Last year started with the Women’s March and ended with the #MeToo movement, and in 2018, women are already showing no signs of letting that momentum slow.

On the first day of the new year, more than 300 women from across the entertainment industry banded together to say “time’s up” on sexual assault, harassment and inequality in the workplace, in an open letter that ran as a full page ad in the New York Times.

The letter also marked the announcement of the “Time’s Up” initiative which includes a legal defense fund of $13 million, the Huffington Post reported, to be used to help fight sexual discrimination, harassment, and assault.

Influential women including Reese Witherspoon, Kerry Washington, Selena Gomez, Meryl Streep, and Natalie Portman all signed their names to the letter, which declares support for women working in agriculture and other blue-collar jobs who have experienced sexual harassment and assault.

Take Action: Tell World Leaders to Redouble Their Efforts By Amending Laws to Prevent Sexual Violence

The “Time’s Up” initiative describes itself as a “unified call for change from women in entertain for women everywhere” and was created in response to an open letter penned by the Alianza Nacional de Campesinas — an organization representing around 700,000 female farmworkers — in November after dozens of Hollywood women came forward with stories of sexual misconduct.

“We wish that we could say we’re shocked to learn that this is such a pervasive problem in your industry. Sadly, we’re not surprised because it’s a reality we know far too well,” their letter said. “Countless farmworker women across our country suffer in silence because of the widespread sexual harassment and assault that they face at work. We do not work under bright stage lights or on the big screen. We work in the shadows of society in isolated fields and packinghouses that are out of sight and out of mind...”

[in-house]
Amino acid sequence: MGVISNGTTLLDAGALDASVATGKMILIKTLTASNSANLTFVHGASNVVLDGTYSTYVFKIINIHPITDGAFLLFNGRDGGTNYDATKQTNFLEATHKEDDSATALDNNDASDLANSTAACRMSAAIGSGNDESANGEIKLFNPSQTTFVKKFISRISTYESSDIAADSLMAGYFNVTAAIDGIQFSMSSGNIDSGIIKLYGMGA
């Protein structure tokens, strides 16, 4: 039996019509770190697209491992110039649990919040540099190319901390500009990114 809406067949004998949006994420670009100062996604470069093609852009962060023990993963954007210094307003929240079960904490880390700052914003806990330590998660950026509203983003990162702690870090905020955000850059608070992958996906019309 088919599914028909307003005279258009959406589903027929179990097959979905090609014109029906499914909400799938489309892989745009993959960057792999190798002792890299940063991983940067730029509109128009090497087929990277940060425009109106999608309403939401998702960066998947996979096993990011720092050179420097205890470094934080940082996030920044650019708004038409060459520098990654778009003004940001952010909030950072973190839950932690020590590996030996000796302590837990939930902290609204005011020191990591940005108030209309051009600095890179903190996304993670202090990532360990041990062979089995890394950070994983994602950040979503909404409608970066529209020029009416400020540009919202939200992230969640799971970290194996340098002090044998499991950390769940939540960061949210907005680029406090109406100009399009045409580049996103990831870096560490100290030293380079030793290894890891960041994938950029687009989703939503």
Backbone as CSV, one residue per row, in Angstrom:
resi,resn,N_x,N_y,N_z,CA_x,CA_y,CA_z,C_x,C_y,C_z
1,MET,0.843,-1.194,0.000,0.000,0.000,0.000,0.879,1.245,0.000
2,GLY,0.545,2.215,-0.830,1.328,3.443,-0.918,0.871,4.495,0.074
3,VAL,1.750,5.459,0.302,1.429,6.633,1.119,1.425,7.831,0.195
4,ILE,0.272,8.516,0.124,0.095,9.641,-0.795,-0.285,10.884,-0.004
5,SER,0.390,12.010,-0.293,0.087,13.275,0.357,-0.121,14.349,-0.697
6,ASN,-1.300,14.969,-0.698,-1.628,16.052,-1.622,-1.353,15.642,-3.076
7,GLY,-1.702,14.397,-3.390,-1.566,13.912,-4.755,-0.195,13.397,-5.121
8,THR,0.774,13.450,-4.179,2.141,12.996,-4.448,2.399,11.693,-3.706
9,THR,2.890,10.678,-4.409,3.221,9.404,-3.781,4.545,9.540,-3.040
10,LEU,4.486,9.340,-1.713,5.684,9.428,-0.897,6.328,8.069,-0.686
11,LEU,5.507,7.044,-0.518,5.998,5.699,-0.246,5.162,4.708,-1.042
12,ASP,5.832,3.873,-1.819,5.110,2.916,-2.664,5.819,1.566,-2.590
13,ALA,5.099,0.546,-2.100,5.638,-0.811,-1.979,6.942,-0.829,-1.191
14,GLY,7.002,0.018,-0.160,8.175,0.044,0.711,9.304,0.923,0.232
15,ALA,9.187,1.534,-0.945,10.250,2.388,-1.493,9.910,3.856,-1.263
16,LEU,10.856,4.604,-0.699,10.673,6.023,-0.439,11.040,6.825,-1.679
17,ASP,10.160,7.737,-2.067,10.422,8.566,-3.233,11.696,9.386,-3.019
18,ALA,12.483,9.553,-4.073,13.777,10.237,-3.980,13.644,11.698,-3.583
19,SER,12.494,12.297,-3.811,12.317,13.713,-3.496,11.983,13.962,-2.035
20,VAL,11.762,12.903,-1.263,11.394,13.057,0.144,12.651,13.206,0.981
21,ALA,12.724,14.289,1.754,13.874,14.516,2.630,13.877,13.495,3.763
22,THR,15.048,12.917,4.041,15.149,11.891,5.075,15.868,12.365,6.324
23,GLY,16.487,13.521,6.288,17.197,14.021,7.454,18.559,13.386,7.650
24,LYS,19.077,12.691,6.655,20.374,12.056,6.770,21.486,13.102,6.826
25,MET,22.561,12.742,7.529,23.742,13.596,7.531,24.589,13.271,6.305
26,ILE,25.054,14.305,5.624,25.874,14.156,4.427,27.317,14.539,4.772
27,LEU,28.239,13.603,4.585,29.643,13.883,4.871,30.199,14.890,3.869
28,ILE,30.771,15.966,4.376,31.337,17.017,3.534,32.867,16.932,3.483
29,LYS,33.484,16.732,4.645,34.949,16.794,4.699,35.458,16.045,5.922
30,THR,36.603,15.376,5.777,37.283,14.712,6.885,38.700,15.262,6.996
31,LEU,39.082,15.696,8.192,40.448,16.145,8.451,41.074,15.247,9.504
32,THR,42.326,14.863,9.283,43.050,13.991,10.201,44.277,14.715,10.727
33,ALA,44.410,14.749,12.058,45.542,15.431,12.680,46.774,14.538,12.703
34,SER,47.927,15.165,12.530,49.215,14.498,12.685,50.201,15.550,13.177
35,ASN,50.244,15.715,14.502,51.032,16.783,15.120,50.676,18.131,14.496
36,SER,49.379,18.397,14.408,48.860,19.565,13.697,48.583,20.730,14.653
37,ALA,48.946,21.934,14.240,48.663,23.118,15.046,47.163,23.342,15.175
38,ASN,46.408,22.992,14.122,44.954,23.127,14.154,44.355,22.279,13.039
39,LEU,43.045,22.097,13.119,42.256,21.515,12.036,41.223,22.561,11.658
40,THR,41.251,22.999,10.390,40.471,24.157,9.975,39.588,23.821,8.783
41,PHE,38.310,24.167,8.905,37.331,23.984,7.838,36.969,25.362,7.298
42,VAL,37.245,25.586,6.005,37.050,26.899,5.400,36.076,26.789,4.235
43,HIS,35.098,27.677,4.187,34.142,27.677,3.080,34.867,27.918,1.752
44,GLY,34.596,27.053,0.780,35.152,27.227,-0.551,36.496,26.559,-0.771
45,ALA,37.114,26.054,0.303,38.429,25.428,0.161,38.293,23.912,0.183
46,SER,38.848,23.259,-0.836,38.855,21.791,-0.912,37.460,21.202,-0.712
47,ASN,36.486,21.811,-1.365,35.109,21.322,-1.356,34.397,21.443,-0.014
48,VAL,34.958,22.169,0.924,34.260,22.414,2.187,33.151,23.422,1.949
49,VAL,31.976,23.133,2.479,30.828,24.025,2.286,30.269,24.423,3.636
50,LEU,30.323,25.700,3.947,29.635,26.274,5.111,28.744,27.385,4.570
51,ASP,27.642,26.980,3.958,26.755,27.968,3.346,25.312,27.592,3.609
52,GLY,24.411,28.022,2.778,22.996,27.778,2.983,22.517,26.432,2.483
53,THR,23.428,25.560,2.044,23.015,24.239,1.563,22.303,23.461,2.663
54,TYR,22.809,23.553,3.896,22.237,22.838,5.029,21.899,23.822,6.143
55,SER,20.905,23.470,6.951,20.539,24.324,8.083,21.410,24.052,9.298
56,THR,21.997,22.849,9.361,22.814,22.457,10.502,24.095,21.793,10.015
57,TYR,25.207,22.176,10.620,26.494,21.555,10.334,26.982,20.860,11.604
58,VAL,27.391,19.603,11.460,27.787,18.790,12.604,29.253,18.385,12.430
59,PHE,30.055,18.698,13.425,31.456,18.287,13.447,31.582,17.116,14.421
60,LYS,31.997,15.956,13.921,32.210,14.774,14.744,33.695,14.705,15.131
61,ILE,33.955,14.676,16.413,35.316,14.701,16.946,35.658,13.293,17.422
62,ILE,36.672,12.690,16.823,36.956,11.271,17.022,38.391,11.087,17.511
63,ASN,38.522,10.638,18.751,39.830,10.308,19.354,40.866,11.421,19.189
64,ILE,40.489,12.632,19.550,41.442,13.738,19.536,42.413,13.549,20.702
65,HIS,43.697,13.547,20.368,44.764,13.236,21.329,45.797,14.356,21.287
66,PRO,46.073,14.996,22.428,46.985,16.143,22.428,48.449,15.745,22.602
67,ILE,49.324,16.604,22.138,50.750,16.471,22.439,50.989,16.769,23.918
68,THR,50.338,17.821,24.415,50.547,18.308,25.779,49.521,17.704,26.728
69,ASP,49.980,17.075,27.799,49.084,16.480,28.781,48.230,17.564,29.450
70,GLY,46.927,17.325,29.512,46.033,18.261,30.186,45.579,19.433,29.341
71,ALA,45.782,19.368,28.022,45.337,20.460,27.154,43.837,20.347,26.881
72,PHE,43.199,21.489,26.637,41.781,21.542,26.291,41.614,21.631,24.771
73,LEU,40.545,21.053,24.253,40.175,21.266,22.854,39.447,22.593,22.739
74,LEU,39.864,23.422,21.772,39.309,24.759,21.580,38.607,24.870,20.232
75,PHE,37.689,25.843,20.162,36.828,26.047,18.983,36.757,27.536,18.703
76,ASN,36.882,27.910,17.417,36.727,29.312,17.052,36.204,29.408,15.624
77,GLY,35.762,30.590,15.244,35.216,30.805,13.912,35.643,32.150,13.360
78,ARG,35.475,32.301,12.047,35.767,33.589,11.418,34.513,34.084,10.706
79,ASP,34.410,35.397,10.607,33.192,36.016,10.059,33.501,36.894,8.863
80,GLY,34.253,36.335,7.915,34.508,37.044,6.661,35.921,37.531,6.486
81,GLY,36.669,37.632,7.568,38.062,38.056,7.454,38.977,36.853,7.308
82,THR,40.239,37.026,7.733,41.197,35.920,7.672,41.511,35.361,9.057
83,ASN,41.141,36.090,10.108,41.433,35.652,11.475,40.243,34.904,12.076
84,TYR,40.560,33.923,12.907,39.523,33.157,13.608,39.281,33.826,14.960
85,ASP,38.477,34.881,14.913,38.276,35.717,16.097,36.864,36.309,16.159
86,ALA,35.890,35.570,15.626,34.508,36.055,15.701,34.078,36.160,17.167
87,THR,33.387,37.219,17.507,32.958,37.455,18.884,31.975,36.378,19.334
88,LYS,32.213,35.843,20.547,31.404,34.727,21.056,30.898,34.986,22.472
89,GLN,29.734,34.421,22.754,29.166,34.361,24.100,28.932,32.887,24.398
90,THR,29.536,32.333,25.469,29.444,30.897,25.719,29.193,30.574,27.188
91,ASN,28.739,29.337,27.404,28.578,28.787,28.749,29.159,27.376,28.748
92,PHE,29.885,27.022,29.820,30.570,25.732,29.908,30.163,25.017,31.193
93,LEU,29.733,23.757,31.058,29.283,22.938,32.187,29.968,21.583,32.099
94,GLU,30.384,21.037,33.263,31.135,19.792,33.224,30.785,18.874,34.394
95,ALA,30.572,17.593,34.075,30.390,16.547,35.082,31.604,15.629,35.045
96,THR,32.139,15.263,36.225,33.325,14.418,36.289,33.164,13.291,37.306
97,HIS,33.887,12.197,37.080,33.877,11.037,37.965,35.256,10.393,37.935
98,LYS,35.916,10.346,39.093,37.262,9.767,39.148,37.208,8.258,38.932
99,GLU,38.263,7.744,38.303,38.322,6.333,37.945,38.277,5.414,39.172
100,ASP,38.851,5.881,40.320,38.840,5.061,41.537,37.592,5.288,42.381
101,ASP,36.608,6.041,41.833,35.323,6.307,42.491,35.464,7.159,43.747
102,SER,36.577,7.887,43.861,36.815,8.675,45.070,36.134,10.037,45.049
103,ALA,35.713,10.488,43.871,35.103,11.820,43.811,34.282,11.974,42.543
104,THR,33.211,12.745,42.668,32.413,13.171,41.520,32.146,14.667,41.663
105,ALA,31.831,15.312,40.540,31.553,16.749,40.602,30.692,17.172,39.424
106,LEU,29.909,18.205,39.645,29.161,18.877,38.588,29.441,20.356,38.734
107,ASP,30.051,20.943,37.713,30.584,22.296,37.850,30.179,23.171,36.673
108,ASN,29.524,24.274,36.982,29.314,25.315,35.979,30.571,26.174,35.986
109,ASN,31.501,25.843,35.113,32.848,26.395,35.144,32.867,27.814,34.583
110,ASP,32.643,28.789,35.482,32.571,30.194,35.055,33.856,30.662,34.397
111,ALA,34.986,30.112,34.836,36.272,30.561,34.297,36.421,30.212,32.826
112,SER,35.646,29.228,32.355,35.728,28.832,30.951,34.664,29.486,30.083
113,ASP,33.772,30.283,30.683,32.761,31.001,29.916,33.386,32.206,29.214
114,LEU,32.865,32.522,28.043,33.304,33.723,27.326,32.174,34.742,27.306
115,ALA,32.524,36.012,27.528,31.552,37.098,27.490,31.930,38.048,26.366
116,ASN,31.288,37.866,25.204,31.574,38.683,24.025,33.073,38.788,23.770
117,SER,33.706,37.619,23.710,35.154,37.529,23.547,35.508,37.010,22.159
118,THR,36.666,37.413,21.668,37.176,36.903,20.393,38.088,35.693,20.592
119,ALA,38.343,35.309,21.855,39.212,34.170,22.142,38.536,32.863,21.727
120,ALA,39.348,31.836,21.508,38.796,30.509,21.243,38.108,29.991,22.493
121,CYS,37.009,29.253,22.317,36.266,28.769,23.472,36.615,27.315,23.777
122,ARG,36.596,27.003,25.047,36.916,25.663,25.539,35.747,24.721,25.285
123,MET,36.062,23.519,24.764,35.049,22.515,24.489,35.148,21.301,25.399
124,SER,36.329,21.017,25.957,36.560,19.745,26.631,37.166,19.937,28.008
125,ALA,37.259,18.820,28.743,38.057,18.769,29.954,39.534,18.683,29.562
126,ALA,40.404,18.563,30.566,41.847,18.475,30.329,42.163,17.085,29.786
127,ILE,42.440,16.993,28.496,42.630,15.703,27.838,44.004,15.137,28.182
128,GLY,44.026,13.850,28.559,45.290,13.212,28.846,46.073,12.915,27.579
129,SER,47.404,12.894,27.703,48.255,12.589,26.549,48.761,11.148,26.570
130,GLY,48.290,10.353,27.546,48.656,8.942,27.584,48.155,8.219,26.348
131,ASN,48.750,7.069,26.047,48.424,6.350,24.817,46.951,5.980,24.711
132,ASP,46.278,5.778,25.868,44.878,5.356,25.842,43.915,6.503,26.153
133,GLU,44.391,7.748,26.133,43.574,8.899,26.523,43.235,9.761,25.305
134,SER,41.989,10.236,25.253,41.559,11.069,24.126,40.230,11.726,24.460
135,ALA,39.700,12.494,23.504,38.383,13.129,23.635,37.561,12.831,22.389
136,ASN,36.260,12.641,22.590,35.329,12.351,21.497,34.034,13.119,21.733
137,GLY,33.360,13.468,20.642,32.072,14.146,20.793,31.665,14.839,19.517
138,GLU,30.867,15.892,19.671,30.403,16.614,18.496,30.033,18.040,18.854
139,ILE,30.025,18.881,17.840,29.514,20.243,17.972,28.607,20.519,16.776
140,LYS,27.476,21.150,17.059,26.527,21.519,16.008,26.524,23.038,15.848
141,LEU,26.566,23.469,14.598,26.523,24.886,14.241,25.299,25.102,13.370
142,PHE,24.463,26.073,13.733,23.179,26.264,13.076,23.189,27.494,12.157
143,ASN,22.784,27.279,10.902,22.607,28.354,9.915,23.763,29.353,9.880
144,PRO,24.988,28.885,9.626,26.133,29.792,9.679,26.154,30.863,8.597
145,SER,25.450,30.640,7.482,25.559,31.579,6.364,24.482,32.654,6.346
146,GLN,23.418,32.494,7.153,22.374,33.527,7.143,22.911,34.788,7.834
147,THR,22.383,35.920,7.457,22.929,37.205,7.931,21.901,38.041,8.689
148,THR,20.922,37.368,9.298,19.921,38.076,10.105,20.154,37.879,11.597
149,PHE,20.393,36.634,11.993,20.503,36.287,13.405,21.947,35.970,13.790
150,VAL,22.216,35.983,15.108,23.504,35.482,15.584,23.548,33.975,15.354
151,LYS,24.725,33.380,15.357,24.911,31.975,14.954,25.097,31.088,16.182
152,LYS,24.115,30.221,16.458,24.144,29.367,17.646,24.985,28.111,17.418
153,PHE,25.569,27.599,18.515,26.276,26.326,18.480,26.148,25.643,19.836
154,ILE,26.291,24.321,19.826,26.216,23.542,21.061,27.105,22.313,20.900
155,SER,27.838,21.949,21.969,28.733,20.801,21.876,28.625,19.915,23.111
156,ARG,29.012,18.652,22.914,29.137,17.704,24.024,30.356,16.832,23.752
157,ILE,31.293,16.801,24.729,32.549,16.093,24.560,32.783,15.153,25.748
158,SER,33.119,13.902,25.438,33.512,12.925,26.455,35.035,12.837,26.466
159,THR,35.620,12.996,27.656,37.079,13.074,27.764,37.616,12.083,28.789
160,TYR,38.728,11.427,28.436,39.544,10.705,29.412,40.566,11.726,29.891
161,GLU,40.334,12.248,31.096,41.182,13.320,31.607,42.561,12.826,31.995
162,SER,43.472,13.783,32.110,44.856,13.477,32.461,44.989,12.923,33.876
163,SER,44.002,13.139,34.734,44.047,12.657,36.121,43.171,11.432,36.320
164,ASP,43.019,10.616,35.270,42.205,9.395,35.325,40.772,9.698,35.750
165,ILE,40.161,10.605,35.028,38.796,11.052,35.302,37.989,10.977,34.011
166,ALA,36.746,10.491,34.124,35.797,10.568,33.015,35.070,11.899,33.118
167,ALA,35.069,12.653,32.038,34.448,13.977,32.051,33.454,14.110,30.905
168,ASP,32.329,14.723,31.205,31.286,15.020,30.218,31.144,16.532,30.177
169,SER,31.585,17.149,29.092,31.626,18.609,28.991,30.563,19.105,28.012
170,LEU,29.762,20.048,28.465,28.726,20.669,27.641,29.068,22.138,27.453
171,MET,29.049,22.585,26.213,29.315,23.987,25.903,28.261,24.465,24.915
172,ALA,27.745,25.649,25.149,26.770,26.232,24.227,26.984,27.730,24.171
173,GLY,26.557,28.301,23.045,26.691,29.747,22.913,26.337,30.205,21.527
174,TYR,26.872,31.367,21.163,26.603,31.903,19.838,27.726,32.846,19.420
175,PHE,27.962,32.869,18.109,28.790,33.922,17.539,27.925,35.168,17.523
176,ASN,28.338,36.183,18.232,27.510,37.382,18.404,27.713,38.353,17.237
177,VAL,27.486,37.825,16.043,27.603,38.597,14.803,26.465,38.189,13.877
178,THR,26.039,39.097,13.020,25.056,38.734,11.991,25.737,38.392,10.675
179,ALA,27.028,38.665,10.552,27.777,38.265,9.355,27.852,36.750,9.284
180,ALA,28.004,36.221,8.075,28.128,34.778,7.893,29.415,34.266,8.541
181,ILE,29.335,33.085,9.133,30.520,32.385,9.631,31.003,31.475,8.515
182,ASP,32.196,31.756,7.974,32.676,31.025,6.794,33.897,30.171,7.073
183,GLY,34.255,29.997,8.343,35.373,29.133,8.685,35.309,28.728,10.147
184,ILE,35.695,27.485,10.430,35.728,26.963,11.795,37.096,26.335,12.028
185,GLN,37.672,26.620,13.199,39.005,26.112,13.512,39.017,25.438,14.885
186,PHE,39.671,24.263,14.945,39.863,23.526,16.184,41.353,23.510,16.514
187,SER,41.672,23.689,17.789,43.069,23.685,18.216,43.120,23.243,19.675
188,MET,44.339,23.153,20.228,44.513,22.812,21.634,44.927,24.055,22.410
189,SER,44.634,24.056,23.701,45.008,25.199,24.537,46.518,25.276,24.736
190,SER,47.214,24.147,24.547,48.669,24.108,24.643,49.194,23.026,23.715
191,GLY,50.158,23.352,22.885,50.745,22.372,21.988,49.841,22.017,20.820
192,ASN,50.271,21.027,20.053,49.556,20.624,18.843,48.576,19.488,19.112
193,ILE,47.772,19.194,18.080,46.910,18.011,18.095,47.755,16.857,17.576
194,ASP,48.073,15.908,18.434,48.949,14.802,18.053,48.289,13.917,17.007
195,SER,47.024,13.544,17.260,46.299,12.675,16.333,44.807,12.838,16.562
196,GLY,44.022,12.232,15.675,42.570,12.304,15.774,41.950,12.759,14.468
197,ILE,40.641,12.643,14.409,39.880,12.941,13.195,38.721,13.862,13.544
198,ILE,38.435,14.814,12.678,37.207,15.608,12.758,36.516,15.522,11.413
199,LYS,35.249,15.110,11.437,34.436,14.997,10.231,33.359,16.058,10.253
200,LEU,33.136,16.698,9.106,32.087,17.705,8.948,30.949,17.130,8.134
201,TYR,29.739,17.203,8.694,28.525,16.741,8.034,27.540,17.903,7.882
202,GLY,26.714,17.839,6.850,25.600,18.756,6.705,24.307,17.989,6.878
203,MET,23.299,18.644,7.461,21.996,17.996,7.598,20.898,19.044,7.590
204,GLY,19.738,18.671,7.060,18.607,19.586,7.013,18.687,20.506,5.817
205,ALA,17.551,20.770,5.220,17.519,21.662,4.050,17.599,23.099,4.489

In Monday’s letter, the women committed to using their spotlight and privilege to help amplify the voices of sexual harassment and assault survivors who work in less high-profile industries.

“If this group of women can’t fight for a model for other women who don’t have as much power and privilege, then who can?” Shonda Rhimes, an award-winning television producer and supporter of “Time’s Up”, told the New York Times.

In addition to the legal defense fund, which will support both male and female victims of workplace sexual misconduct, the initiative will focus on amending legislation that enables sexual misconduct to persist in workplaces and has called on women attending the Golden Globes to wear black to raise awareness, according to W Magazine.

Read more: Here’s How Actresses Are Protesting Hollywood Sexual Harassment at the Golden Globes

Though 2018 has just barely begun, these powerful women are making a statement: “The clock has run out on sexual assault, harassment and inequality in the workplace.”

Global Citizen campaigns to #LeveltheLaw and end gender-based discrimination in legislation. You can take action here to ensure that women around the world are treated as equals.


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Over 300 Women in Entertainment Say ‘Time’s Up’ on Sexual Harassment

Por Daniele Selby